Your experience might have similarities with others, but it won’t manifest, reveal, or unwind in exactly the same way. Simply because you’re you. And you’re unique. And you’re connection, experience, relationship with the Divine (or whatever) will be distinct from anyone else’s.
But it can be quite the fun, thrilling ride, the Cosmic Game. It won’t ever be what you think it will be. I can promise you that.
Plus, it’s simple. Free. Available to us all. This door we can choose to open, at almost any time.
So I like it.
I call the kind of meditation I do: Wabi-Sabi meditation.
Wabi-Sabi is a Japanese term I was exposed to several years ago. And as soon as I gained an understanding of its meaning, I just fell in love. Like Wabi-Sabi might be my favorite term ever. I just hear those two words together and I melt.
Wabi-sabi (侘寂?) represents a comprehensive Japanese world view or aesthetic centered on the acceptance of transience and imperfection. The aesthetic is sometimes described as one of beauty that is "imperfect, impermanent, and incomplete".
Characteristics of the wabi-sabi aesthetic include asymmetry, asperity (roughness or irregularity), simplicity, economy, austerity, modesty, intimacy, and appreciation of the ingenuous integrity of natural objects and processes.
It just makes me swoon. What in life if not transient and imperfect; impermanent and incomplete?
My meditation, if it is anything, is my best attempt to practice a kind of inner Wabi-Sabi. There are times I sit just to take out the inner garbage. Thoughts bubble up in an endless refrain. I sit with them. Sometimes that can last through days, weeks, months of sittings. Then the inner pool gurgles clear. Not because I'm forcing myself to not think. There just seems to be no more inner garbage at the moment. Sometimes my sittings are so inwardly silent, I feel like I am floating in the Cosmic Void. Other times a creative thought or idea arises. Other times clarity and insight about some ISSUE. And then there are the times when rivers of pure emotion gush through me: could be anger with no identifiable source, or melting love, the same. I never really know what I’m going to get. But that’s the way I like it. And I do my best to stay with whatever arises. And of course, I do that imperfectly. Because it’s all impermanent and incomplete.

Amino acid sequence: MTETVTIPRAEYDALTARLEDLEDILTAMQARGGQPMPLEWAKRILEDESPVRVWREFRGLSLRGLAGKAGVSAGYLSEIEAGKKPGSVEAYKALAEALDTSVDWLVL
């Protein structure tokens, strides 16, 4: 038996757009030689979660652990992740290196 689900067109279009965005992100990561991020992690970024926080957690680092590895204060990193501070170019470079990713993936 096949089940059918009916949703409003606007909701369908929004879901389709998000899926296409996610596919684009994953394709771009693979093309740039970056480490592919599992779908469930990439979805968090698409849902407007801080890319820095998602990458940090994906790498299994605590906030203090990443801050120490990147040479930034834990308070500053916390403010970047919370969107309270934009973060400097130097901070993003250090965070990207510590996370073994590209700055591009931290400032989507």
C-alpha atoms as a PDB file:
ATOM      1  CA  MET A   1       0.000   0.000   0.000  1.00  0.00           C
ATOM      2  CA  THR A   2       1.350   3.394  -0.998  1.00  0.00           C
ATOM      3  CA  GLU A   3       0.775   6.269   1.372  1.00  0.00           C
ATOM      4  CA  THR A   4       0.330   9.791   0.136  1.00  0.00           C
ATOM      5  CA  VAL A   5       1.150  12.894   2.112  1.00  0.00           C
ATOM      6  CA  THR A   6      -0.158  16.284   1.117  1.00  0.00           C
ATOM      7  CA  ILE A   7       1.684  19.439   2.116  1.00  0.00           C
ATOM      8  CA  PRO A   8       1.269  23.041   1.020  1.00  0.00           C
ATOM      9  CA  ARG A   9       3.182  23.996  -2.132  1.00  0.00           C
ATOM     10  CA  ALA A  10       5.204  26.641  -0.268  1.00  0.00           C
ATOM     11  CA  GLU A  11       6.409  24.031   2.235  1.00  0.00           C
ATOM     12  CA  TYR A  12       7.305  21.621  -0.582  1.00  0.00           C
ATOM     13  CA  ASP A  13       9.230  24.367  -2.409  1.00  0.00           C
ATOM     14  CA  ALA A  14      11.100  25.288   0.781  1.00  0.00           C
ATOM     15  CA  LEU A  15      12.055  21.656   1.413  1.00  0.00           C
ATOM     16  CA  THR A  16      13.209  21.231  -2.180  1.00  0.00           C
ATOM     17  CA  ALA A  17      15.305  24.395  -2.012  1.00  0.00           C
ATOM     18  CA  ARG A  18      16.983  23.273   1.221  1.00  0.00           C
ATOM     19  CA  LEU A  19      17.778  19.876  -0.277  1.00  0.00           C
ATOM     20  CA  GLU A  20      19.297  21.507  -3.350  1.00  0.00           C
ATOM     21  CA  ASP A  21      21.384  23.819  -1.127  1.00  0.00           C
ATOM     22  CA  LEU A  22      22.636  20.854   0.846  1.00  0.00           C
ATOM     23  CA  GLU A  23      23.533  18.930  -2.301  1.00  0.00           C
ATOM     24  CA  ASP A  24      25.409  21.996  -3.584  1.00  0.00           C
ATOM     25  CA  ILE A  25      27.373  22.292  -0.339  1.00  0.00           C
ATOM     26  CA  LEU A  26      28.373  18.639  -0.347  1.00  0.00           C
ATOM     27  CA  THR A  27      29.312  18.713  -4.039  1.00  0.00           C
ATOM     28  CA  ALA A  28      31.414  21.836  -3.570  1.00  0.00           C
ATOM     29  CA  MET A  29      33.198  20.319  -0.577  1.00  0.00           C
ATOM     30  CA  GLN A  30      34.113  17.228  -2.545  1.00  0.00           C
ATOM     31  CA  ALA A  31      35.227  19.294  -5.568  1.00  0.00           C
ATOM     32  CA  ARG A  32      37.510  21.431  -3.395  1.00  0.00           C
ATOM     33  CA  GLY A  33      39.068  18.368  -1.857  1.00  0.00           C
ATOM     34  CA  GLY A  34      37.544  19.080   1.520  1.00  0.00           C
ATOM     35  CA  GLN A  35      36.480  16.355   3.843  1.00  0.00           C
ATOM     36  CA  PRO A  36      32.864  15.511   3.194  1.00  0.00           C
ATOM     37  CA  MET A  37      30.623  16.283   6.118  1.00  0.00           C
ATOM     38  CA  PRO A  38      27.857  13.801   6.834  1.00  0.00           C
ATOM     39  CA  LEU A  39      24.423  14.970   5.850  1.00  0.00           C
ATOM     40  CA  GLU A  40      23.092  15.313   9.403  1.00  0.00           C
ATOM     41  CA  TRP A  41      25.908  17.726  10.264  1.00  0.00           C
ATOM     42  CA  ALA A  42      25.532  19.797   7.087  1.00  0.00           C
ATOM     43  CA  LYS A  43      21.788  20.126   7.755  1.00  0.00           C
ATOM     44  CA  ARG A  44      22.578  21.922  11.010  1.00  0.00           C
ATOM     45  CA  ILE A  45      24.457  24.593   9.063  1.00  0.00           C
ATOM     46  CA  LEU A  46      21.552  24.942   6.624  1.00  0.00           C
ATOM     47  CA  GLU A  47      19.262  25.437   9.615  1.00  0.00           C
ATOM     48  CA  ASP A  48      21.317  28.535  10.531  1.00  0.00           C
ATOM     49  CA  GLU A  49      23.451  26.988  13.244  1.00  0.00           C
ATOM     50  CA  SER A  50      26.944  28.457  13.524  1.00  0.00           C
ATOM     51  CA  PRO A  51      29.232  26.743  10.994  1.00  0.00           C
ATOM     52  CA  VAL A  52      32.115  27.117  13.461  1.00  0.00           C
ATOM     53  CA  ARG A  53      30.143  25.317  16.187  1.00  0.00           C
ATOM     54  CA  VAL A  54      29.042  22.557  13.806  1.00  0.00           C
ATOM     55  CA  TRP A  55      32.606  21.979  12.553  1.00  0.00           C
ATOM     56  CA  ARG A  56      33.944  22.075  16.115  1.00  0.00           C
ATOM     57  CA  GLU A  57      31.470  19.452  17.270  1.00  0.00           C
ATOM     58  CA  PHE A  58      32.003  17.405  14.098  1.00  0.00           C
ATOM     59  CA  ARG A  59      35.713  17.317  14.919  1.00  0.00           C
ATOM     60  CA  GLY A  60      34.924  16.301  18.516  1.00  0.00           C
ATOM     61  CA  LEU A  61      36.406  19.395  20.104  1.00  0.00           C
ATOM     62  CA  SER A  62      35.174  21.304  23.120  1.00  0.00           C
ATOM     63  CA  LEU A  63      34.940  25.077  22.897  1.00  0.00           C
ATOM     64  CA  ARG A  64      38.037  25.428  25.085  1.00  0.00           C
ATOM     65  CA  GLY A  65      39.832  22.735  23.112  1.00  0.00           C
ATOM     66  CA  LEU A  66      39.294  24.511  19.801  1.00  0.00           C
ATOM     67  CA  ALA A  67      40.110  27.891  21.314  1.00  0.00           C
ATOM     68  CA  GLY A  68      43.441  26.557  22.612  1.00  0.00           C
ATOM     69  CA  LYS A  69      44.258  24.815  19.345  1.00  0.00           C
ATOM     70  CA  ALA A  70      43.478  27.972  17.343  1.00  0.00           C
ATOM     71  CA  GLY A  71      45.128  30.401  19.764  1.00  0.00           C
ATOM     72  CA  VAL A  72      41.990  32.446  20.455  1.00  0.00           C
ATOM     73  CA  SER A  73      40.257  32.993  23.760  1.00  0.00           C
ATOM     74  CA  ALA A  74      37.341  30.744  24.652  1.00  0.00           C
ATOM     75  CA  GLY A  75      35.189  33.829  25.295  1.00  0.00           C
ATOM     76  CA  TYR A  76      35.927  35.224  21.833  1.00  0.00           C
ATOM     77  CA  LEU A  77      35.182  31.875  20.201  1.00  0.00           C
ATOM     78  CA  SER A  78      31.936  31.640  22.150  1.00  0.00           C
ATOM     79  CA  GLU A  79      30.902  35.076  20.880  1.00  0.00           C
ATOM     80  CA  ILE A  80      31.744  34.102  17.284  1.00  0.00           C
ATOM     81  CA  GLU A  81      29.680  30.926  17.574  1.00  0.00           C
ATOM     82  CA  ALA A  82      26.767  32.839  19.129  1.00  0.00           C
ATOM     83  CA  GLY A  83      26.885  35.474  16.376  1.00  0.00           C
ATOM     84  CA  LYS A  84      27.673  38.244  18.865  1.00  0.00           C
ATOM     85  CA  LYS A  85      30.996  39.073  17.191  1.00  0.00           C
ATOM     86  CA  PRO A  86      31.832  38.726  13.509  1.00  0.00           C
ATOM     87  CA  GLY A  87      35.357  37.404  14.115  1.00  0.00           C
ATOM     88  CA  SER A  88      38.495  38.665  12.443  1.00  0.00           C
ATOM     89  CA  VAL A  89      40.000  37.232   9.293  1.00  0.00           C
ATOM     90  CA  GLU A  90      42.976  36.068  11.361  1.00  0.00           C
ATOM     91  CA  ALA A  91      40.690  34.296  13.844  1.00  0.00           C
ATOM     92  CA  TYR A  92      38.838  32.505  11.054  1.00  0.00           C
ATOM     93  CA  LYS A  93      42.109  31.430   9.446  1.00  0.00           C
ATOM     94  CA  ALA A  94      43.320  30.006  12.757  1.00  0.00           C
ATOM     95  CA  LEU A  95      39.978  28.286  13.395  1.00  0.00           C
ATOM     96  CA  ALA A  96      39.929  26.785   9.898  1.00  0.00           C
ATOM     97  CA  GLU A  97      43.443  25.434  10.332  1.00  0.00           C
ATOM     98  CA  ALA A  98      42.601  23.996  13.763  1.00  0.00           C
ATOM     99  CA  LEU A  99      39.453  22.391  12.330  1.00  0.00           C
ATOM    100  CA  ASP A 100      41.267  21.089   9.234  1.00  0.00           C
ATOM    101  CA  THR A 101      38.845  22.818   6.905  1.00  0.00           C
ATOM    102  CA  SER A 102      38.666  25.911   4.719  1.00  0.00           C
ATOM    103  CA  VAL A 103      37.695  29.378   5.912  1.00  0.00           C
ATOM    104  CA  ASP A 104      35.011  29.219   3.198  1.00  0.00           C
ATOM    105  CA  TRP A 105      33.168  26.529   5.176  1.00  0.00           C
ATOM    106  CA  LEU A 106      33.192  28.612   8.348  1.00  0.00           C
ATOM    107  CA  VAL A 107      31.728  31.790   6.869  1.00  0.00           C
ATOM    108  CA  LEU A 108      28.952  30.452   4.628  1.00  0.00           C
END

And that’s the beauty of it.
“Watch each wave come to you," Tatou said. "Receive the energy it brings. Breathe it in, deep into your belly. Do that for as long as you can.”
Melia didn’t believe the Great White Sea could give her energy. Rather than refuse to try, she decided to follow her friend’s instructions precisely and prove nothing would happen. At least sitting on the beach was an improvement over sitting in a Bryndale classroom.
The first wave, crested with white foam, rolled toward her. It was a simple thing to synchronize her breathing. Inhale when the tide comes in. Exhale when the tide flows out. Repeat over and over and over until …
My belly and the ocean are one. My mind stops spinning. And the fear that ripples through me settles like sand on the ocean floor.
The ancient rhythm of the ocean holds the pattern of my breath.
The salty air stings my nose and expands my lungs. Each exhale carries away something I thought was mine but never was.
Memories misshaped by guilt, shame, and regret dissolve.
My heart feels clean, yet nothing has been lost.
I can sit here forever.
Melia turned her head. Tatou sprang into focus.
“What happened?” the pixie asked.
“I feel like I belong here. Like I’m part of the Whole.”—Half Mortal, Daughter of Light
On Sunday, I’ll have a special and final Sunburned post for you!